You don’t have to know every unpronounceable Scotch to pick a random bottle you will enjoy. They’re all peaty, but the variations are in the regions. Pick an unfamiliar Scotch by the region and you’ll have at least a general idea of what you’re getting.

here’s why bourbon drinkers should embrace single-malt scotch

There’s no denying that bourbon has become the brown spirit most American drinkers prefer over any other, but what these drinkers may not realize is that this American whiskey has a lot in common with its Scottish cousin, especially in the ways in which it is made. And that means if you’re fond of bourbon, it’s high time you gave single-malt Scotch a try.

Scottish single malt and bourbon are created in very similar ways. While they may not use the same base-grain ingredients — single-malt Scotch calls for 100 percent roasted barley while bourbon must be at least 51 percent corn — once distilled, these whiskeys both are placed in oak to be aged. They even often wind up in the same barrel! That’s because while bourbon requires that all white whiskey be placed in new charred American oak barrels in order to age and take on its brown color, Scotch does not. While a bourbon producer can only use each barrel once, Scotch producers can use the barrels as many times as they want. What do bourbon producers do? They sell their used barrels to Scotch distilleries. Meaning most of the single malts available on the market were actually aged in American bourbon barrels.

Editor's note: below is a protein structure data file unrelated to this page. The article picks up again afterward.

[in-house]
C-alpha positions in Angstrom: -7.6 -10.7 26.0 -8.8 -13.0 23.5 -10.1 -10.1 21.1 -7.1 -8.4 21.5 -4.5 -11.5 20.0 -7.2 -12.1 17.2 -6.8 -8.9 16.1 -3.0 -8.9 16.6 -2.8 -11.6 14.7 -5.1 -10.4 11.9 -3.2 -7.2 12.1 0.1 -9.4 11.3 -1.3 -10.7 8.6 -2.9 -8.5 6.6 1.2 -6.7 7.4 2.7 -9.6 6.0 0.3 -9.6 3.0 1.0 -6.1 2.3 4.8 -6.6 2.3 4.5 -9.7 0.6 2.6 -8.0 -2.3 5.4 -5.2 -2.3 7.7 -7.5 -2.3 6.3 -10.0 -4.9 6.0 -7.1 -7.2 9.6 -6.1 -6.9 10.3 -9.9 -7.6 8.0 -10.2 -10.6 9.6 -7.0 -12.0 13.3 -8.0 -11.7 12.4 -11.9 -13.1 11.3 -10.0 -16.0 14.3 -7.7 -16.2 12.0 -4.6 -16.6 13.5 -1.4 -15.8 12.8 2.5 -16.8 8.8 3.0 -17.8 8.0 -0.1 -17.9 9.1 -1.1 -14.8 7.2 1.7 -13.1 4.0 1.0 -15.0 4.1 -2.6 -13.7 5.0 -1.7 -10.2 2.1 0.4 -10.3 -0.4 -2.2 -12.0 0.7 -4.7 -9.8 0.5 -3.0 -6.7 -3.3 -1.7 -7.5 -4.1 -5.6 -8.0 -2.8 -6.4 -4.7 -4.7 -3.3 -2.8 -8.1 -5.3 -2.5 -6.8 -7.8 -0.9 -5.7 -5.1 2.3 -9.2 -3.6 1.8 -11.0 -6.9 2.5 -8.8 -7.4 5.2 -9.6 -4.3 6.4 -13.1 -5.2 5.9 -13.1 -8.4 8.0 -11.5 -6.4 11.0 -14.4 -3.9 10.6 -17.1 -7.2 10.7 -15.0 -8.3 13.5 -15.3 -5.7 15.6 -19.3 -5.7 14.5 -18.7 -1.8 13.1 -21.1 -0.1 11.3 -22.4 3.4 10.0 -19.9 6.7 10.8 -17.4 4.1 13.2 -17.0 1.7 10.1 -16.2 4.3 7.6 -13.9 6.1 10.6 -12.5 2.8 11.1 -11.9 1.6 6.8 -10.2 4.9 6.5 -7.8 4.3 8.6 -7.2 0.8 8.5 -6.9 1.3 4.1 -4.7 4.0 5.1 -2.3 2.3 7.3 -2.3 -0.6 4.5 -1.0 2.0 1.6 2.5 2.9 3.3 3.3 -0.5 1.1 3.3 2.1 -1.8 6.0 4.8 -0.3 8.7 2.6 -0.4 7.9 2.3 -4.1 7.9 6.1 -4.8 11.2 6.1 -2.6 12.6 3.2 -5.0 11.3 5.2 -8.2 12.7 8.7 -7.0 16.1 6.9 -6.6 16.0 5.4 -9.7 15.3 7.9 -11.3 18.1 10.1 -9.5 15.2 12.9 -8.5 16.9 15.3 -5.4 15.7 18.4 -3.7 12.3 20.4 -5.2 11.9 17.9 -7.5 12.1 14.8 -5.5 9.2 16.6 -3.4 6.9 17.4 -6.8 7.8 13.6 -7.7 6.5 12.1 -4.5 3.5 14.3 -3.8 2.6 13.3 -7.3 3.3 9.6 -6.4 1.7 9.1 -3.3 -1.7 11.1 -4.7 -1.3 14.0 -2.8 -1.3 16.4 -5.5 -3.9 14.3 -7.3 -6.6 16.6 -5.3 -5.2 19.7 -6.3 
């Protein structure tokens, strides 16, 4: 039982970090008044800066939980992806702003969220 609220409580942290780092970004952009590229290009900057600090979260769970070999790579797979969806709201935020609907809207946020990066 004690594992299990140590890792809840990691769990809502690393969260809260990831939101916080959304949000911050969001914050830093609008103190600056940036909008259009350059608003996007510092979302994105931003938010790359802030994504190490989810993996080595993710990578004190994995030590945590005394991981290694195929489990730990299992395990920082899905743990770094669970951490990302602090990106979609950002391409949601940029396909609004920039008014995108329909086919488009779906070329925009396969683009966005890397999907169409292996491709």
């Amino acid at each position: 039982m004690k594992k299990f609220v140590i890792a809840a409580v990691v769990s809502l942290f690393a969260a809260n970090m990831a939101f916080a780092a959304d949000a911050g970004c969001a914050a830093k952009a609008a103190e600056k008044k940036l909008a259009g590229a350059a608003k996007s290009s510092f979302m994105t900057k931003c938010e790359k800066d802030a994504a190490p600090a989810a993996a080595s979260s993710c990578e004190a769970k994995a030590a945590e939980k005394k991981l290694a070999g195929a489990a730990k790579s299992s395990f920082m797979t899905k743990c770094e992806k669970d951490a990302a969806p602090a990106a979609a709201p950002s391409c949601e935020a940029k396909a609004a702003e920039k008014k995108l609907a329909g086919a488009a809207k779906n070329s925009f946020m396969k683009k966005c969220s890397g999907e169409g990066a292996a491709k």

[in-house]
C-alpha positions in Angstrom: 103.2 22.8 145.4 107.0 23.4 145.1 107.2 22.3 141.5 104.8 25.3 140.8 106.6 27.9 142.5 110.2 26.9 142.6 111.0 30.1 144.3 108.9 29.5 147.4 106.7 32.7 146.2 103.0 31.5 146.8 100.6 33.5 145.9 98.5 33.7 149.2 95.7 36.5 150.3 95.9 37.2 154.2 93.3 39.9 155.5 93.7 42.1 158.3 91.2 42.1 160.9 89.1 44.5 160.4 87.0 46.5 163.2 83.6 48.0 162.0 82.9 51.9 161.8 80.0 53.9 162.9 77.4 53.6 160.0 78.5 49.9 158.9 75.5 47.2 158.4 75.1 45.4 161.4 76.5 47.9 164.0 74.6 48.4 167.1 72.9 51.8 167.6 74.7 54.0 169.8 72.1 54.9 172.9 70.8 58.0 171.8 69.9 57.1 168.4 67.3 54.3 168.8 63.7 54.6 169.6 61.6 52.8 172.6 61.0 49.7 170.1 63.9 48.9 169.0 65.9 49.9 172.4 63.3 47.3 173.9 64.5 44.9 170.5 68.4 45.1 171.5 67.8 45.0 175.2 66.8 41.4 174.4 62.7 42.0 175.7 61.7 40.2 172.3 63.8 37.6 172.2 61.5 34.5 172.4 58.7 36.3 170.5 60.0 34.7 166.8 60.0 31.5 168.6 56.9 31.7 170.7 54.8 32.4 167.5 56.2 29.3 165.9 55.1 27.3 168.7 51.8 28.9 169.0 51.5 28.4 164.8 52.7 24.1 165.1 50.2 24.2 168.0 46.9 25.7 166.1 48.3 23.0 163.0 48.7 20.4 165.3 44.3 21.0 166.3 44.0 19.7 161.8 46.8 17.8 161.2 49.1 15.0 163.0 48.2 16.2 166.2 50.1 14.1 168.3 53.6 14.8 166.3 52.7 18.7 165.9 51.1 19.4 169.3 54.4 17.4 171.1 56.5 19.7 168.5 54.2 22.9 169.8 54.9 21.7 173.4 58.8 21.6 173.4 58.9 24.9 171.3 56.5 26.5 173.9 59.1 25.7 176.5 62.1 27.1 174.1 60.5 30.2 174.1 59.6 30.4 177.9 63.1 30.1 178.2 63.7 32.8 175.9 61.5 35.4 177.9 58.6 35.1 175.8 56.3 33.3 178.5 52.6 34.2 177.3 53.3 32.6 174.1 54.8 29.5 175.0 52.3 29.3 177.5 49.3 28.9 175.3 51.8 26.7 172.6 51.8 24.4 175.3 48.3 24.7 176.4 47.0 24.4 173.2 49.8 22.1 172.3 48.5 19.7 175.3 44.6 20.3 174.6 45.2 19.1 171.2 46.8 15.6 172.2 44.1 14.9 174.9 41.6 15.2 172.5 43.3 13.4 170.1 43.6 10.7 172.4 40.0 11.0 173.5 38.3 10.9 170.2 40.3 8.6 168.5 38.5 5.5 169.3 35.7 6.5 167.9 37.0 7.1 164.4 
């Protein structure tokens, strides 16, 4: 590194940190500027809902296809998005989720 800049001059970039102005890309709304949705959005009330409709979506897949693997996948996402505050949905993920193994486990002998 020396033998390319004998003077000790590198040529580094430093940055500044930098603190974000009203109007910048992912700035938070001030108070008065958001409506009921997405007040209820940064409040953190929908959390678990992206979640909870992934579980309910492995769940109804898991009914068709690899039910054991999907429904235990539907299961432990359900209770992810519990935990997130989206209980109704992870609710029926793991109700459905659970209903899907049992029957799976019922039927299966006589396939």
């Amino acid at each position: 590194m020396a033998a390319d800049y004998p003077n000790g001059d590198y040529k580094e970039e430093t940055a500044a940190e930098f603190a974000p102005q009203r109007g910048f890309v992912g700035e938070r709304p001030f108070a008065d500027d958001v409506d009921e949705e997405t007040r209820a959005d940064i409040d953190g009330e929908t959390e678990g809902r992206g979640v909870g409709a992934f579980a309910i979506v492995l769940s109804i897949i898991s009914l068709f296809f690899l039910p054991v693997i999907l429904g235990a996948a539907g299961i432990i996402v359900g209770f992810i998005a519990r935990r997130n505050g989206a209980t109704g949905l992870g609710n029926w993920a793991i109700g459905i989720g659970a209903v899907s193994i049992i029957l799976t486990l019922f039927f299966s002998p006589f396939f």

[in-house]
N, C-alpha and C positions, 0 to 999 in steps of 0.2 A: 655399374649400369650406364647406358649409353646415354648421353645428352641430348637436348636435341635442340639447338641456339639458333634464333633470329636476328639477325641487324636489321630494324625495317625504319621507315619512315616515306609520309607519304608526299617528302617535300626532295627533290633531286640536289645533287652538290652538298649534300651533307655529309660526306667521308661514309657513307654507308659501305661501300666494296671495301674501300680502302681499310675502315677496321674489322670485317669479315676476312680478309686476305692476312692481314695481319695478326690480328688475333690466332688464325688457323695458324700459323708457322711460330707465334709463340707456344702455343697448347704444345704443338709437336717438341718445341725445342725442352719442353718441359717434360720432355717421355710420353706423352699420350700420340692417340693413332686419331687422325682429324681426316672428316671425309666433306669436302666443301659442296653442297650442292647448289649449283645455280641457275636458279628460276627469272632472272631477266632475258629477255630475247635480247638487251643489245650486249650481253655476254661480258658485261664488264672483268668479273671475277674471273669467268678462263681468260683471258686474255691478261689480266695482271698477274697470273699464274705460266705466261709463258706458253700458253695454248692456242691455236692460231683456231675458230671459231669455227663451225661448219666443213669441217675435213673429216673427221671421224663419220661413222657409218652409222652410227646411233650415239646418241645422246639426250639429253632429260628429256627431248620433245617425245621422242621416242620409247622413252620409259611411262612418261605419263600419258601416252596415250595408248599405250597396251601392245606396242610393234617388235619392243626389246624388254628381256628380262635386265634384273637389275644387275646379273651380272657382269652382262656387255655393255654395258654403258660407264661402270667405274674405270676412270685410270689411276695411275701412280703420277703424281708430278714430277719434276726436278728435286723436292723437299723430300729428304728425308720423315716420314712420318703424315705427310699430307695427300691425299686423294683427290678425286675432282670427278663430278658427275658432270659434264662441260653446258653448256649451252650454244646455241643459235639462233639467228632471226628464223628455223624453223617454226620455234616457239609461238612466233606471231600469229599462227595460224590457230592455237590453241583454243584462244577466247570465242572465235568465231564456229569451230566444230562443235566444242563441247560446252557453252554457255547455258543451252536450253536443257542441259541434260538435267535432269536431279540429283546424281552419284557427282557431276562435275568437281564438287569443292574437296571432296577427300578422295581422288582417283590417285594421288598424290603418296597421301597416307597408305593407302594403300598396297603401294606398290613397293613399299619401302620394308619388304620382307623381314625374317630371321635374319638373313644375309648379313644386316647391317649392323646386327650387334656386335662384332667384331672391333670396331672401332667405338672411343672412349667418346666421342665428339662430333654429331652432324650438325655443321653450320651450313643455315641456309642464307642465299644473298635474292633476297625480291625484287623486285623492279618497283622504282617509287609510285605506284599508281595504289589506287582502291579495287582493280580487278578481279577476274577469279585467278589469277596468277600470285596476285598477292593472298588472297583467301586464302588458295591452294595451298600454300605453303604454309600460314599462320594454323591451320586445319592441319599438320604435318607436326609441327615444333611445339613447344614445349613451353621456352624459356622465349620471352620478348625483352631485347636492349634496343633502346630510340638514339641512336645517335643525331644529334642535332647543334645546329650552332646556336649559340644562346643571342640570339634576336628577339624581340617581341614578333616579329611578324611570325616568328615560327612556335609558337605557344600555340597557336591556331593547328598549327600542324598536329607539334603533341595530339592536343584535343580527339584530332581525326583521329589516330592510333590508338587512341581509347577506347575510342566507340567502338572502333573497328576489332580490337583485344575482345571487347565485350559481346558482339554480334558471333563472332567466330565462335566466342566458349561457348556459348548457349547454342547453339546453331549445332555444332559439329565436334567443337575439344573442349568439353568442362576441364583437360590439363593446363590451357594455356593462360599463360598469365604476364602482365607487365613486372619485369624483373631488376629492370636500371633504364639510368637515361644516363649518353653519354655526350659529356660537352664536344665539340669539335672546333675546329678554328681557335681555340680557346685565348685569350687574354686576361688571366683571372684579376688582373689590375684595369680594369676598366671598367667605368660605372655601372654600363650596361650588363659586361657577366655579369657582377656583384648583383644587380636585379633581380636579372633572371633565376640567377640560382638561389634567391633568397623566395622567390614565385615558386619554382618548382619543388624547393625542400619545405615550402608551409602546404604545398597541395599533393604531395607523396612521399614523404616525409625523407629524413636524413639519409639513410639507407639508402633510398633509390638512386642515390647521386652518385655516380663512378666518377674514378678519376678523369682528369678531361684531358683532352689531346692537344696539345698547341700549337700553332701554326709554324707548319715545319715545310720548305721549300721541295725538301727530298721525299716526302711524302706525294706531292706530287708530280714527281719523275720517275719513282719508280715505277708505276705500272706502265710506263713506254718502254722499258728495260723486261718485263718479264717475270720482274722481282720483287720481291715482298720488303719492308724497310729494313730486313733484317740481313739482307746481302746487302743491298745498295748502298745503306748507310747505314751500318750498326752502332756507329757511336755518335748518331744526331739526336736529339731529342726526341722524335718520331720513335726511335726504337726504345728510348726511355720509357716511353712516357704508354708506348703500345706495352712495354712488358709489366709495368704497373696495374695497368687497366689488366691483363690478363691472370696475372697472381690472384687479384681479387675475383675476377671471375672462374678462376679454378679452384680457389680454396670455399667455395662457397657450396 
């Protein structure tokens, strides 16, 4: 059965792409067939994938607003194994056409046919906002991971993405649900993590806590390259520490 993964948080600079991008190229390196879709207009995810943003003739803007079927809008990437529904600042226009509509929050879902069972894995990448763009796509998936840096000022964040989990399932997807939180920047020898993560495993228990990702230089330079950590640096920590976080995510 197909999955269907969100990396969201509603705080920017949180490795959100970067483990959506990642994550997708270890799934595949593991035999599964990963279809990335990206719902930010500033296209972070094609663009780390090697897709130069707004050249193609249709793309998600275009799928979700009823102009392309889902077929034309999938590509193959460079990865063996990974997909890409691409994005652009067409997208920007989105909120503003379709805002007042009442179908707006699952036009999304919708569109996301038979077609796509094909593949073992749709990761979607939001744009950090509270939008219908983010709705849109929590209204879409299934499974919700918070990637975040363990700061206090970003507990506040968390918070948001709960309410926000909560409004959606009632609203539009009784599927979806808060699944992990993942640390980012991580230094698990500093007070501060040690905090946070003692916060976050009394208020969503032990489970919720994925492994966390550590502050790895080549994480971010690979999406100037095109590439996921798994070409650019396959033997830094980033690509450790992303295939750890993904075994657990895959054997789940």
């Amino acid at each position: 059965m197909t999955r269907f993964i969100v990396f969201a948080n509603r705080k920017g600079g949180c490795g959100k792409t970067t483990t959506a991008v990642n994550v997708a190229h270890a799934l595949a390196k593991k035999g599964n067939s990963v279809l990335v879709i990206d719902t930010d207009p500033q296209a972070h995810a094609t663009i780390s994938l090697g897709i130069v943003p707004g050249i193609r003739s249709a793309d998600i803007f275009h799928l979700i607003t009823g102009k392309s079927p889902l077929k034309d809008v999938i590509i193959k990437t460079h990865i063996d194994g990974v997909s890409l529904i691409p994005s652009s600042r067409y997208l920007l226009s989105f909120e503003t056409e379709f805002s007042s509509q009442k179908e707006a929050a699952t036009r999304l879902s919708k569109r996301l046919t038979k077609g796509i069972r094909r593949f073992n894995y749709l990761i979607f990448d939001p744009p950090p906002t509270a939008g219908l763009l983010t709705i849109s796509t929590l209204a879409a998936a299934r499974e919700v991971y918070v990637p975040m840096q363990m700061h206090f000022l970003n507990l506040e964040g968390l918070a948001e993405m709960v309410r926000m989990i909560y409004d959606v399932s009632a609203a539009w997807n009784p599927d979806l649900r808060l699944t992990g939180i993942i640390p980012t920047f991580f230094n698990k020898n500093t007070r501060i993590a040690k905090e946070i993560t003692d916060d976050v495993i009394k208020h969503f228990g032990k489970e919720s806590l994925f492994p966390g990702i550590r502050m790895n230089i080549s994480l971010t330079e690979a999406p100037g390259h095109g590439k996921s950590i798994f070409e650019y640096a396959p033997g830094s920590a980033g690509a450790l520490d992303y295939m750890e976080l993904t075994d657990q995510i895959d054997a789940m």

And the similarities don’t stop there. If you’re a drinker of bourbon, unless you’re consuming a single barrel variety such as Blanton’s, your bourbon was made by blending many different barrels together in order to achieve the exact flavor the blenders were looking for, and that’s exactly the same for Scotch. While many might assume a single malt comes from a single barrel of whisky, that is in fact not the case. Single malts simply come from a single distillery, but are made by blending many different barrels at that distillery. In both cases, the final liquid in the bottle is meant to be an expression of the distillery and its blenders, not an expression of what happened inside one single barrel of whiskey.

But what if the reason you avoid single-malt Scotch is because you don’t enjoy smoke, preferring the sweeter style of bourbon? Here, too, you’re in luck, because not all Scotch is smokey. In fact, some distilleries don’t use smoked peat at all in order to dry and toast their barley, and that means the whisky is lighter and a bit sweeter, much like a bourbon. If this is the flavor profile you prefer, look for Scotches that come from the Lowlands. These tend to be on the lighter and sweeter side. Our favorites are Glenkinchie and Auchentoshan.

If you love bourbon, it’s high time you gave single-malt Scotch a try. The similarities are much more common than you’d think.